I am a runner. I run half and full marathons along the year. All of the runners know that they should cross train and the best cross training is cycling. After achieving my long term marathon goal I will try to run triathlons.

So I need some bicycle workouts or full programs for training. Are there any specific workout types for cycling as cross training?

  • I'm making this a comment, not an answer because I don't do either kind of training. I think that you would want to do the same bicycle training as cyclists do for long rides, such as a century. Even just joining a local cycling club and doing some group rides would help, especially if you found a somewhat competitive group that likes to race to the next mile marker or otherwise get you to push yourself a bit. Maybe somebody that does centuries can take my comment and add in information about century training programs.
    – freiheit
    Commented Jan 21, 2011 at 19:27
  • does your winter have snow? If it has, have you tried winter riding? Good for fat-burning and balance-aerodynamic exercises.
    – user652
    Commented Mar 15, 2011 at 8:49
  • You might check out Joe Friel's blog. He writes extensively about tri training and has great info. Just skip the swimming stuff.
    – user313
    Commented May 22, 2012 at 17:45

2 Answers 2


In the same way you train for your running you'll likely want to vary the rides you do on your bike. Bicycles offer you the same options like:

  • Tempo ride: stay just below your lactate threshold
  • Interval training
    • Find a long flat section of road
    • Go above your LT for a bit, then a little below for a bit (stay above 70% of LT)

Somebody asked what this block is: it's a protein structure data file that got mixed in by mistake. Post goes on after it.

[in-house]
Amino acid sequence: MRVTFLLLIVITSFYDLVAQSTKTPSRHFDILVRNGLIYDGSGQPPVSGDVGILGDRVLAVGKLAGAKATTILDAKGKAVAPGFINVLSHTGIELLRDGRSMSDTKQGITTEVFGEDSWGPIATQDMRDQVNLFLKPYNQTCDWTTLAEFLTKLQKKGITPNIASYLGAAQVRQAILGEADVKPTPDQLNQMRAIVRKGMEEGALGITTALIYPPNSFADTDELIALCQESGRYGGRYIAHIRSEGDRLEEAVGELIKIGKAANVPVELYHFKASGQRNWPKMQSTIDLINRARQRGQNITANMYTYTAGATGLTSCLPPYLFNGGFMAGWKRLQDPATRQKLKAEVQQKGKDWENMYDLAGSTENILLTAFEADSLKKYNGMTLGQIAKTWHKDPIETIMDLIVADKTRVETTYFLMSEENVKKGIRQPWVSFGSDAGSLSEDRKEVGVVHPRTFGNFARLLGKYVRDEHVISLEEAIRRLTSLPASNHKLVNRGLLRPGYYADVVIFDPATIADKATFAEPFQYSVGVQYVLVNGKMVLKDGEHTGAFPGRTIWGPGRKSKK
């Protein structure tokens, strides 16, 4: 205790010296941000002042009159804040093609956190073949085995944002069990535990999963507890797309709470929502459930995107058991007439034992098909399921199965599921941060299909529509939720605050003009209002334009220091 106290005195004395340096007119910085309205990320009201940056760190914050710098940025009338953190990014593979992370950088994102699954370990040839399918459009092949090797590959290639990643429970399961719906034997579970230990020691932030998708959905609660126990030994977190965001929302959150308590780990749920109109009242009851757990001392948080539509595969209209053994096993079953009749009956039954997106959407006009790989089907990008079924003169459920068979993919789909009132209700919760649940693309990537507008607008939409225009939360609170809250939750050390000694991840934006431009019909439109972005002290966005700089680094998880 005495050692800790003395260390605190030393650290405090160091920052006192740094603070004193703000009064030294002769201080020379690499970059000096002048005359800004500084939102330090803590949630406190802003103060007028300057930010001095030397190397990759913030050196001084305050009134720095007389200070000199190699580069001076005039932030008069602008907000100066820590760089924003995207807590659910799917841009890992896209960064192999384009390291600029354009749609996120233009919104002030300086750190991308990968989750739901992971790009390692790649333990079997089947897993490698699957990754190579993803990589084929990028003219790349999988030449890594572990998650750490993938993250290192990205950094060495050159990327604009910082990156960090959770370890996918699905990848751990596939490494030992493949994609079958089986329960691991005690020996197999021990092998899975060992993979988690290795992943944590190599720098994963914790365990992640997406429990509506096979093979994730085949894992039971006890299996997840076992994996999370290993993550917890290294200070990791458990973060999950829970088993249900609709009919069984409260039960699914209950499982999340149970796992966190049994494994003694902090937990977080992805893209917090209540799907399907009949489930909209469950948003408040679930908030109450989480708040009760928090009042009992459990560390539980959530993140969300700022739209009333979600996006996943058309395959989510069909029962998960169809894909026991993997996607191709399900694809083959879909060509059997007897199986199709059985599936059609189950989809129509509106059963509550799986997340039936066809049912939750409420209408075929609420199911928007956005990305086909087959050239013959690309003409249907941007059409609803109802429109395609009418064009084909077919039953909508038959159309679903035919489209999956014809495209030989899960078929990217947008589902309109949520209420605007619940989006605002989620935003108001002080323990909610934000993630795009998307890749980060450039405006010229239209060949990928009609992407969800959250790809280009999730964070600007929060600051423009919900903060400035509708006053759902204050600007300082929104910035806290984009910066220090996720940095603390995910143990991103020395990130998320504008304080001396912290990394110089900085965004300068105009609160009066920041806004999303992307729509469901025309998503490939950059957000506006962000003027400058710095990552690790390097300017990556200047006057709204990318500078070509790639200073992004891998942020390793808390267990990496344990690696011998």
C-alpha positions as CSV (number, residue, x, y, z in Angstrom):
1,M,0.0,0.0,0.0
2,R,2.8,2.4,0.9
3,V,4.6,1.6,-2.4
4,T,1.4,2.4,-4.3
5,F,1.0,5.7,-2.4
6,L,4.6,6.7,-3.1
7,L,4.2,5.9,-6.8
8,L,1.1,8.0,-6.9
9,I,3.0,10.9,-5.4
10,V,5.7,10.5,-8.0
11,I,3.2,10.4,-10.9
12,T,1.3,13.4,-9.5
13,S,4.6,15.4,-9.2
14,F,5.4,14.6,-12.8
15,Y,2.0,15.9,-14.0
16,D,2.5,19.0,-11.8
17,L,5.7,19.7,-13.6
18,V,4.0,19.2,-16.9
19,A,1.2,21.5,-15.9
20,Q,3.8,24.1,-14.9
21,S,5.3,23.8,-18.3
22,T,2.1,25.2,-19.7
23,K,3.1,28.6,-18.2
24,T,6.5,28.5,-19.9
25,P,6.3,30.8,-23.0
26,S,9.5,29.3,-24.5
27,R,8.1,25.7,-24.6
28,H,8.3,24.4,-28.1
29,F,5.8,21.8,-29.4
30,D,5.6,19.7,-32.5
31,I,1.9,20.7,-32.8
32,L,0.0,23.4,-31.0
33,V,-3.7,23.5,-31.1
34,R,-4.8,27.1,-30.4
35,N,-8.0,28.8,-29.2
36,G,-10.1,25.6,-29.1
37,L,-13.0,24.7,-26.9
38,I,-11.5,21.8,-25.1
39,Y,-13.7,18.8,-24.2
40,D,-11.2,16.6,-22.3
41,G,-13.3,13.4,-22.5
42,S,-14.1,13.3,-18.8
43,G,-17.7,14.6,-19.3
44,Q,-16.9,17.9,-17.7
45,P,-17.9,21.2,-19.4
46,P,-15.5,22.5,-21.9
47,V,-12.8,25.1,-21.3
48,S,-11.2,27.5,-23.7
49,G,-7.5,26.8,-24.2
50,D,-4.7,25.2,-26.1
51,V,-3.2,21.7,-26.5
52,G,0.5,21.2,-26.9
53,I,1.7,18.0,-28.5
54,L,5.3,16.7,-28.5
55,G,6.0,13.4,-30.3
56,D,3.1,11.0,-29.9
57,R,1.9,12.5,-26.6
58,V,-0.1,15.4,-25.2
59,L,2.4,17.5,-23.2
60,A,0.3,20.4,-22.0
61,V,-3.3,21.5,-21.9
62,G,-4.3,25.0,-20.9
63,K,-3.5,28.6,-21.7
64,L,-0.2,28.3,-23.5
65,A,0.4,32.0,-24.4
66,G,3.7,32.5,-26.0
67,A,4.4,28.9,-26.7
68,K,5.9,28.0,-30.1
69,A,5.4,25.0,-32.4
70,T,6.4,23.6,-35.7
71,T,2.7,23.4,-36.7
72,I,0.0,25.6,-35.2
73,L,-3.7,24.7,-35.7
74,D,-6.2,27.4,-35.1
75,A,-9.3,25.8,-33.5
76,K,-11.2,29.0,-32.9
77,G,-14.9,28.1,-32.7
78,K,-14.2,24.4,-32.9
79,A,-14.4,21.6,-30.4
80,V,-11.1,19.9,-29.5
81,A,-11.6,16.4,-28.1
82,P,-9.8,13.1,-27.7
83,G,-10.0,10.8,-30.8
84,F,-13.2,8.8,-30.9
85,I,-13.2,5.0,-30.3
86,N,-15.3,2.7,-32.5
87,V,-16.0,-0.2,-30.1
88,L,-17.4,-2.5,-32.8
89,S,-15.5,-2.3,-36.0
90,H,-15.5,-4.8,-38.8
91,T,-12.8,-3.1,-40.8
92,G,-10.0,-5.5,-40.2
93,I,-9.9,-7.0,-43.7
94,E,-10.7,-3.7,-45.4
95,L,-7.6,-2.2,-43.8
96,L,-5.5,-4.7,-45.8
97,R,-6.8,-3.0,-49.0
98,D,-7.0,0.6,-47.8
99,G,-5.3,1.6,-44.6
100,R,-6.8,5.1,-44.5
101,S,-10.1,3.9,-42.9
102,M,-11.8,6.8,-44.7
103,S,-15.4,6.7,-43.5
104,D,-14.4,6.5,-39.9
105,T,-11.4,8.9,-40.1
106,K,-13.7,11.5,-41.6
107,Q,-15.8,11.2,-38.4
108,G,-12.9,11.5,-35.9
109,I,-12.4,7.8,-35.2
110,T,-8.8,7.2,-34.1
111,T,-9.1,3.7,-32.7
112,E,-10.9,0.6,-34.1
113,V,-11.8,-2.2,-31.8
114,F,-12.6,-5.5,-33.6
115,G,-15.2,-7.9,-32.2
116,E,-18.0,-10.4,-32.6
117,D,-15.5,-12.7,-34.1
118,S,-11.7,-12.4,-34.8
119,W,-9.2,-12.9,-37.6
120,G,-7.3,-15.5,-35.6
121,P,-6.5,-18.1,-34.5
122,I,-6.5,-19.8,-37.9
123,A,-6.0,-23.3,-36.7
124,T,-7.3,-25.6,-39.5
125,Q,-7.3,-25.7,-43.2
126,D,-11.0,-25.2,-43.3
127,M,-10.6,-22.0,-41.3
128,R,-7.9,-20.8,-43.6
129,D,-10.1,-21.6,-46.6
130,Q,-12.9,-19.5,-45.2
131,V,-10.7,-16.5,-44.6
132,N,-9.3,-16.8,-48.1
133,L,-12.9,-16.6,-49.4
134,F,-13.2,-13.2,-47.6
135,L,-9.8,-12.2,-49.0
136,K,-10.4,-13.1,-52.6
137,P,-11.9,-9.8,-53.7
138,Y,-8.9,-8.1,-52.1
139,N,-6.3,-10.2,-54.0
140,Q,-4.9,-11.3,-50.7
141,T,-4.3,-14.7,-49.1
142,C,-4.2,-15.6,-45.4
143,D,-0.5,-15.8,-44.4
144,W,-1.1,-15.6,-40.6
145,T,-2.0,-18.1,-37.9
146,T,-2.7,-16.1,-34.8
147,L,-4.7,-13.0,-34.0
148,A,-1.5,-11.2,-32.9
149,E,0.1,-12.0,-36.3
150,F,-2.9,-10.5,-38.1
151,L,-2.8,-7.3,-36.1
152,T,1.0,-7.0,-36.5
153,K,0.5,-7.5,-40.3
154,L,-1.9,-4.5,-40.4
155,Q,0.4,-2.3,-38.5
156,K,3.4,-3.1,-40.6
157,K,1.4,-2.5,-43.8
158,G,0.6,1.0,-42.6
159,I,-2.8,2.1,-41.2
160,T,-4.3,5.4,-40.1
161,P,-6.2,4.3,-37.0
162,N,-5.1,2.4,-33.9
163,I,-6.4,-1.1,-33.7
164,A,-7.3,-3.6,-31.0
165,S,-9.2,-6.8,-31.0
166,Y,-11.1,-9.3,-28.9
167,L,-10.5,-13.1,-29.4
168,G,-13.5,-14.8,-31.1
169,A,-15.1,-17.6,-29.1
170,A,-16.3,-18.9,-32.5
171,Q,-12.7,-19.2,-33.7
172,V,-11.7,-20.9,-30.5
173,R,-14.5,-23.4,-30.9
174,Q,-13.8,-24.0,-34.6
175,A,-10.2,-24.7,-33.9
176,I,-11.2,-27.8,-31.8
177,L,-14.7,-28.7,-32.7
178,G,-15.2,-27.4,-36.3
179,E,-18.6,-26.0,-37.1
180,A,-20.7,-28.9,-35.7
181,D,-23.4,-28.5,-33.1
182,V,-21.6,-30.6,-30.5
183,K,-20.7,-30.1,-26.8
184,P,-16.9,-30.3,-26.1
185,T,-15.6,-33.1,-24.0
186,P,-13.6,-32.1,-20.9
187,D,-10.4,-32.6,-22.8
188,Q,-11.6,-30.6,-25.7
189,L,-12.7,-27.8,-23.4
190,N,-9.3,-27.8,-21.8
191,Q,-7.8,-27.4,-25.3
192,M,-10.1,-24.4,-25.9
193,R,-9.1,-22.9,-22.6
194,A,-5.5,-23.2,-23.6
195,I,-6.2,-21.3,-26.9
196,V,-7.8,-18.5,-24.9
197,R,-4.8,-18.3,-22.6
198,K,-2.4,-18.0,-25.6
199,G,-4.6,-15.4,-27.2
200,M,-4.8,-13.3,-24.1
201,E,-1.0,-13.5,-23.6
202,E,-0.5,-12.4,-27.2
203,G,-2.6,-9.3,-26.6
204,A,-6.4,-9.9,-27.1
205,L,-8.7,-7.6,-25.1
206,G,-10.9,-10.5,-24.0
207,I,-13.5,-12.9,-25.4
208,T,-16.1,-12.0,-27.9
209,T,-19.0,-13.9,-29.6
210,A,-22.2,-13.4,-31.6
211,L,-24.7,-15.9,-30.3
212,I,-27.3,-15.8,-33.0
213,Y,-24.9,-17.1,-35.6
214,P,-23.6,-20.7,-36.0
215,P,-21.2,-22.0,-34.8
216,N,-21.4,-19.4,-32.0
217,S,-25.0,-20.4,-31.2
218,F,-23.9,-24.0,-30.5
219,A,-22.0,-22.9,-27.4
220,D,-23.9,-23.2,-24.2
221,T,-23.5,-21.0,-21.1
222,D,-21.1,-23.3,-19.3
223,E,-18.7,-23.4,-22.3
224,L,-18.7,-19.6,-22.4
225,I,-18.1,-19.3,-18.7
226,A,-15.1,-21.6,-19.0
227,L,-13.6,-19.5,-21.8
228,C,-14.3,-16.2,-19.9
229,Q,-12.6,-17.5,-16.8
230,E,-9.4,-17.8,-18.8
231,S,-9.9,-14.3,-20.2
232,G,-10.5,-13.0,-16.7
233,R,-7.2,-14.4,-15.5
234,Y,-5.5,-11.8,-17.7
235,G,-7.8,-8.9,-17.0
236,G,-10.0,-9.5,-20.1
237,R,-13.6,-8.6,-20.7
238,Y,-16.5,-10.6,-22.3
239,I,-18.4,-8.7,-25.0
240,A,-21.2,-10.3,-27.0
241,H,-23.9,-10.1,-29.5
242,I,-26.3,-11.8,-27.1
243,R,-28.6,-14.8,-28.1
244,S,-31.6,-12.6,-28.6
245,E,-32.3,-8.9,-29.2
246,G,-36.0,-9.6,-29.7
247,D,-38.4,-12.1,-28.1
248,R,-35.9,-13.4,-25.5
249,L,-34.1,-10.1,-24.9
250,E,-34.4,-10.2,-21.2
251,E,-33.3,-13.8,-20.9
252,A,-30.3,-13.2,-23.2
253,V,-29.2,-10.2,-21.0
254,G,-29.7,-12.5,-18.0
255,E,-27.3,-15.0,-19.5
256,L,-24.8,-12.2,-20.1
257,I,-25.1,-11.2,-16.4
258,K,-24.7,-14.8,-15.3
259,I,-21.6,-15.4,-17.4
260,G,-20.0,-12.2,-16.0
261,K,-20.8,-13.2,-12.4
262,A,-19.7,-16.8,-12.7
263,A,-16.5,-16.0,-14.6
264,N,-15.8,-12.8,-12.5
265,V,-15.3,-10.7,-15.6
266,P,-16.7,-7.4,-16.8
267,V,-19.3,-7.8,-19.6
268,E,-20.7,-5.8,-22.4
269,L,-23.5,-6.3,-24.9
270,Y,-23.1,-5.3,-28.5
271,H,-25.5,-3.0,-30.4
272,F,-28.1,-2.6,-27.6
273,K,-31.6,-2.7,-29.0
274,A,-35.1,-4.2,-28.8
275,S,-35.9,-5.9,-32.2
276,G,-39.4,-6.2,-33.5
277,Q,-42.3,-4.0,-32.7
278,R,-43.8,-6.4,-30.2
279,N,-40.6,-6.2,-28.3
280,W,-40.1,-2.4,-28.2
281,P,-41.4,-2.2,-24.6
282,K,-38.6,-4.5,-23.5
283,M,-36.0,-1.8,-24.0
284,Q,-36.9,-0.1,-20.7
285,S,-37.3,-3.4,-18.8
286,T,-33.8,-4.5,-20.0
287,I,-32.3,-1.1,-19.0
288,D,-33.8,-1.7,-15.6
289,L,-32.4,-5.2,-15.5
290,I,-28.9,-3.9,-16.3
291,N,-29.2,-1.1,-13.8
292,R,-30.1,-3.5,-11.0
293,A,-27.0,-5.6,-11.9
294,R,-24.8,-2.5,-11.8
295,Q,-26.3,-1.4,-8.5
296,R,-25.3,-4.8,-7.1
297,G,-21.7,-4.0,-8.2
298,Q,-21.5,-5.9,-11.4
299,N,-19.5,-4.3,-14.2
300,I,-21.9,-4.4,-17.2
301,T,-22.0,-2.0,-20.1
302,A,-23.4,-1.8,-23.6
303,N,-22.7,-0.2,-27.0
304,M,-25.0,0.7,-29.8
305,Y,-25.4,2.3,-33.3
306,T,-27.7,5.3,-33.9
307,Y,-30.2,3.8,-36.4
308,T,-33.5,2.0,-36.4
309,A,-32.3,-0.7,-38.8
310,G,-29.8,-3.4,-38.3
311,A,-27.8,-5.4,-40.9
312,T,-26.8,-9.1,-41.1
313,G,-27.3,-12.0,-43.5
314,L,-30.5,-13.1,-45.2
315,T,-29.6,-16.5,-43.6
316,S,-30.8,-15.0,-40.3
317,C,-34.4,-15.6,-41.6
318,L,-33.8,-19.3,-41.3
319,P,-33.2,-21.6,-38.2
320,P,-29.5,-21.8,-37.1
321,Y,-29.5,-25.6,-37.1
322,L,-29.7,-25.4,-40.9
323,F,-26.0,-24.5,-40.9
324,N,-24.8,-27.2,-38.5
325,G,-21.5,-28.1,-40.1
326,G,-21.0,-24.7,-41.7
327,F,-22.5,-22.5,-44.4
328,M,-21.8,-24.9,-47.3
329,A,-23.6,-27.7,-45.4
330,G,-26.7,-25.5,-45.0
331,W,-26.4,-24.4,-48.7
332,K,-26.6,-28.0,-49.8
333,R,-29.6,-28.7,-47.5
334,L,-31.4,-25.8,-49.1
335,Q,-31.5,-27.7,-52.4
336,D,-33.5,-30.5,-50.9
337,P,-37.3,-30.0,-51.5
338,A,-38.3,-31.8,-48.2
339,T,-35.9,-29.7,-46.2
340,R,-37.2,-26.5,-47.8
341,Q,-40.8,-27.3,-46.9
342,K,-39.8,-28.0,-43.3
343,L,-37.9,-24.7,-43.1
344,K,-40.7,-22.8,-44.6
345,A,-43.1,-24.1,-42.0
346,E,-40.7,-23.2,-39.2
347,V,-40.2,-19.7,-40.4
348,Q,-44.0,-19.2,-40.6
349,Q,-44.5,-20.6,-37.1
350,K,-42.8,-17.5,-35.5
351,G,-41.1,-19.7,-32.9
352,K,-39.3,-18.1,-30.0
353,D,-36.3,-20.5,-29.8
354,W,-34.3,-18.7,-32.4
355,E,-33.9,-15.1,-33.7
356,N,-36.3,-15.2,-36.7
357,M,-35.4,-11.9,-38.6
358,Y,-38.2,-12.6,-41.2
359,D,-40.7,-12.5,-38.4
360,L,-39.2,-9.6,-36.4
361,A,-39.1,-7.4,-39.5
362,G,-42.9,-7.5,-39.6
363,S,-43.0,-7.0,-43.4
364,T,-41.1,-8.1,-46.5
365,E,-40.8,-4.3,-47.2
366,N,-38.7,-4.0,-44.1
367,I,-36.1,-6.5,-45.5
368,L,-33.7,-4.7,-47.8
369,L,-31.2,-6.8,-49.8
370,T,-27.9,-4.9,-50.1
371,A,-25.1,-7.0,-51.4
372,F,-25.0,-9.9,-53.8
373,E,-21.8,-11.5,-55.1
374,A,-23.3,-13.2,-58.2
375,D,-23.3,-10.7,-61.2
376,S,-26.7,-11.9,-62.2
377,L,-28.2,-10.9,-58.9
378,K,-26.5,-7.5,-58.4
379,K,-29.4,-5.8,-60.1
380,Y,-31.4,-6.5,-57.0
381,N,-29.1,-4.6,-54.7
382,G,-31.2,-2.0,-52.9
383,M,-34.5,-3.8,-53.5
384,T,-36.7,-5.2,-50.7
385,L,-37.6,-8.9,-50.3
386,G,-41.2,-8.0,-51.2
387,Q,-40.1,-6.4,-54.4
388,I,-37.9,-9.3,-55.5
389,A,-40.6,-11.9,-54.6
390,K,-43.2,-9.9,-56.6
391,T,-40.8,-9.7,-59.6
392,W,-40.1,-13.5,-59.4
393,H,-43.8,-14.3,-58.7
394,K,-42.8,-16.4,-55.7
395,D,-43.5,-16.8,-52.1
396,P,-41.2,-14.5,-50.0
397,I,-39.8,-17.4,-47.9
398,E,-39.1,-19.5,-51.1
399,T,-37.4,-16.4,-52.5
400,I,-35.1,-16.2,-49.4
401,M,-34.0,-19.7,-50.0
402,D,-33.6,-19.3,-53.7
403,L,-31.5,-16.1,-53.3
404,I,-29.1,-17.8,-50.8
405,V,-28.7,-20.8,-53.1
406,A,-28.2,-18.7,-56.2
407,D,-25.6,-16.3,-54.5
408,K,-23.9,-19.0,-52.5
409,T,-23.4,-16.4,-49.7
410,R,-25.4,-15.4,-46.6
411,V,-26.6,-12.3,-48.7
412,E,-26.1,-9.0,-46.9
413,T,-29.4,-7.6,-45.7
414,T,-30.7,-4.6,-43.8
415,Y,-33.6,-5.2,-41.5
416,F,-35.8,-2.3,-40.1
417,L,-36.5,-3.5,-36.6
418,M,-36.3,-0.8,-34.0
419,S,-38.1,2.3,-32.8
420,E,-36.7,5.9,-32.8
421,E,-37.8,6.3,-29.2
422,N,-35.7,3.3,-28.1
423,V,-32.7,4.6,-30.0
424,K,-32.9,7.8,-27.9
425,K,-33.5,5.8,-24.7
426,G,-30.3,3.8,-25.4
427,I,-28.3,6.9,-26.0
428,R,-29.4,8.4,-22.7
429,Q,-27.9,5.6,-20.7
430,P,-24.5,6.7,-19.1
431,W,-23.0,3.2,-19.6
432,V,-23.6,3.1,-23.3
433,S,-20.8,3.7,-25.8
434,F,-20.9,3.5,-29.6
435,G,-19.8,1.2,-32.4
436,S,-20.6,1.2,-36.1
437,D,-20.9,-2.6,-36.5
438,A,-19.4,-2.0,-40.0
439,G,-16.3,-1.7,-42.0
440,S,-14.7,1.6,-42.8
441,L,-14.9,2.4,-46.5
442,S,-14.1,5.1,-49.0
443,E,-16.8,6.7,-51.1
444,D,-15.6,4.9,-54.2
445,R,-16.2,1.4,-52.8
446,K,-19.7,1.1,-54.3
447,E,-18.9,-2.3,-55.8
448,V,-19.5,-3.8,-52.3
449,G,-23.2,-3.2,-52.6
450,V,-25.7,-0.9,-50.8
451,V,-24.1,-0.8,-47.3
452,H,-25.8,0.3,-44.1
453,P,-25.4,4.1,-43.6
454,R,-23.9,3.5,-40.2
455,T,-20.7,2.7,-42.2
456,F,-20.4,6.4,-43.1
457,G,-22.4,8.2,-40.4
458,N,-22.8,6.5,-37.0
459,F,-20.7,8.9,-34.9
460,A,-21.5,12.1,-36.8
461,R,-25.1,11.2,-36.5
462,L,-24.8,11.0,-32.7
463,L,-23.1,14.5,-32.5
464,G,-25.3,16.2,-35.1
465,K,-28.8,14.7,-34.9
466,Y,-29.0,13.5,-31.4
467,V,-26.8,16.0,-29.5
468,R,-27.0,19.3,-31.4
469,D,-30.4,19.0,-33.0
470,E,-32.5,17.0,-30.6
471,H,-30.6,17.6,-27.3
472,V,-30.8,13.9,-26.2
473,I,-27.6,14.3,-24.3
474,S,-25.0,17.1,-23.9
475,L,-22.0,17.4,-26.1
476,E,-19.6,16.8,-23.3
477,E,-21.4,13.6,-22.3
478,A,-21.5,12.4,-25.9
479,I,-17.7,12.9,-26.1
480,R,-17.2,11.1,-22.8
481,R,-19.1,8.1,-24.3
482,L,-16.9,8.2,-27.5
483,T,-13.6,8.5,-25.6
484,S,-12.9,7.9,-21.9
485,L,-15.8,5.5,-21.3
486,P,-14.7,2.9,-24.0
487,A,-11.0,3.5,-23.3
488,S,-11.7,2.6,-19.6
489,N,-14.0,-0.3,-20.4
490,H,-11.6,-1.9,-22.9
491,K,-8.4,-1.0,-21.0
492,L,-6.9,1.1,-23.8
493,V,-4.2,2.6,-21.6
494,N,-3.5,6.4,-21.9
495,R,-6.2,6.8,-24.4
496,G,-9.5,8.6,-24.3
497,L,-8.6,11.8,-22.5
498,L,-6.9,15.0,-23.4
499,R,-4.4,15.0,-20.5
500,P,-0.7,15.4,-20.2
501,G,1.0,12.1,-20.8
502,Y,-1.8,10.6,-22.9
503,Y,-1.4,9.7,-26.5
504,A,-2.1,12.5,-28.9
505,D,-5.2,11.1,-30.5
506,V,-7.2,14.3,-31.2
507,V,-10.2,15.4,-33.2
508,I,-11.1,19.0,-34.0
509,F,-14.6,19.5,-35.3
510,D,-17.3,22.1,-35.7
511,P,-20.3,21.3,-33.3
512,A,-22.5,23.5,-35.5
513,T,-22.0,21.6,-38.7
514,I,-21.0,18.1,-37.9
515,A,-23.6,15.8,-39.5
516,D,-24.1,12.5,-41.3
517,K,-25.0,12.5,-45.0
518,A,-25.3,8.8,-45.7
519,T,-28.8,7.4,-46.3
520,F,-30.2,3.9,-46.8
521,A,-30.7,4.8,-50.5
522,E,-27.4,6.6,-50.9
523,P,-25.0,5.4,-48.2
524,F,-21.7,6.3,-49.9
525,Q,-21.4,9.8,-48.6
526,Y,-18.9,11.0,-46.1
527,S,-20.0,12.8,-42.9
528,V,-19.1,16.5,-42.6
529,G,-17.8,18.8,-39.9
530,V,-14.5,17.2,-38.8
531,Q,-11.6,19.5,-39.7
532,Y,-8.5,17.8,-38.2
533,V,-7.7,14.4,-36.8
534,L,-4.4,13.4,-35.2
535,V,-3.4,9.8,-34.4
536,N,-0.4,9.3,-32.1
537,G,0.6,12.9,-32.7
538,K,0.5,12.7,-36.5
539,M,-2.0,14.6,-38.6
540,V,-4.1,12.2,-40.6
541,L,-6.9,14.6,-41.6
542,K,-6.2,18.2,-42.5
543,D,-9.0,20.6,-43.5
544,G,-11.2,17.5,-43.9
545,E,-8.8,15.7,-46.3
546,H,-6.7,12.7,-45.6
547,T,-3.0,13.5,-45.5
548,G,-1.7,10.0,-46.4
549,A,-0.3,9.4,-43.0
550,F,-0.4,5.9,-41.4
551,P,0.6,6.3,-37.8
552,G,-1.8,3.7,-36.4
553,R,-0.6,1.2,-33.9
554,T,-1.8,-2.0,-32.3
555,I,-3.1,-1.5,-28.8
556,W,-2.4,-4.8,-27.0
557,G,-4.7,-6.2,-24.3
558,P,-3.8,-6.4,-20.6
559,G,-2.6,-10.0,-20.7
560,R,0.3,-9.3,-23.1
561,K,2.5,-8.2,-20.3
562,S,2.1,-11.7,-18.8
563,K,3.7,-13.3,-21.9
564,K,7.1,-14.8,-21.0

• Many times this is 1 minute "on", 2 minutes "off"
    • Eventually you'll want longer intervals of 5 minutes "on", 8 minutes "off".
  • Find some terrain
    • My personal favorite.
    • Bikes cover so much distance while training that you can just pick different routes and go
  • Mountain biking
    • The terrain is constantly forcing you up and down, you're performing dynamic moves
    • You max your HR, then coast, then jump a log, the 5 quick intervals over hills, etc.

Slogging away miles on a bike probably wouldn't translate across sports as well as you'd like so I see your best benefit to come from strengthening and just plain having fun!


I would think that it isn't much that cycling has over running if you already are an accomplished runner but it does have it benefits. cross training would definitely help get over plateaus and would also add an element of fun into your training. hill climb rides would help stretch your endurance and give your quads a good burn. as mentioned, a cycling club would inject some social aspects into it and also some gear envy would add some spice into the mix. of course with cycling, theres always a dash of bike porn rattle it up just that wee bit more :)

  • 2
    Cycling offers aerobic exercise without significant impact so it is good for cross training. By choosing your riding gear intentionally, pedaling can mimic walking/jogging up steep hills no matter the terrain. My feeling, however, is that resistance training (e.g. 1/4 squat) could help more for the strength to run hills because you choose your leg angles, amount of resistance, and speed. Cycling restricts your leg angles but does offer transportation as a fringe benefit. (Also, water jogging -- especially in deep water -- is worth investigating as a training exercise for improving your form.)
    – josh0
    Commented Jan 24, 2011 at 15:21

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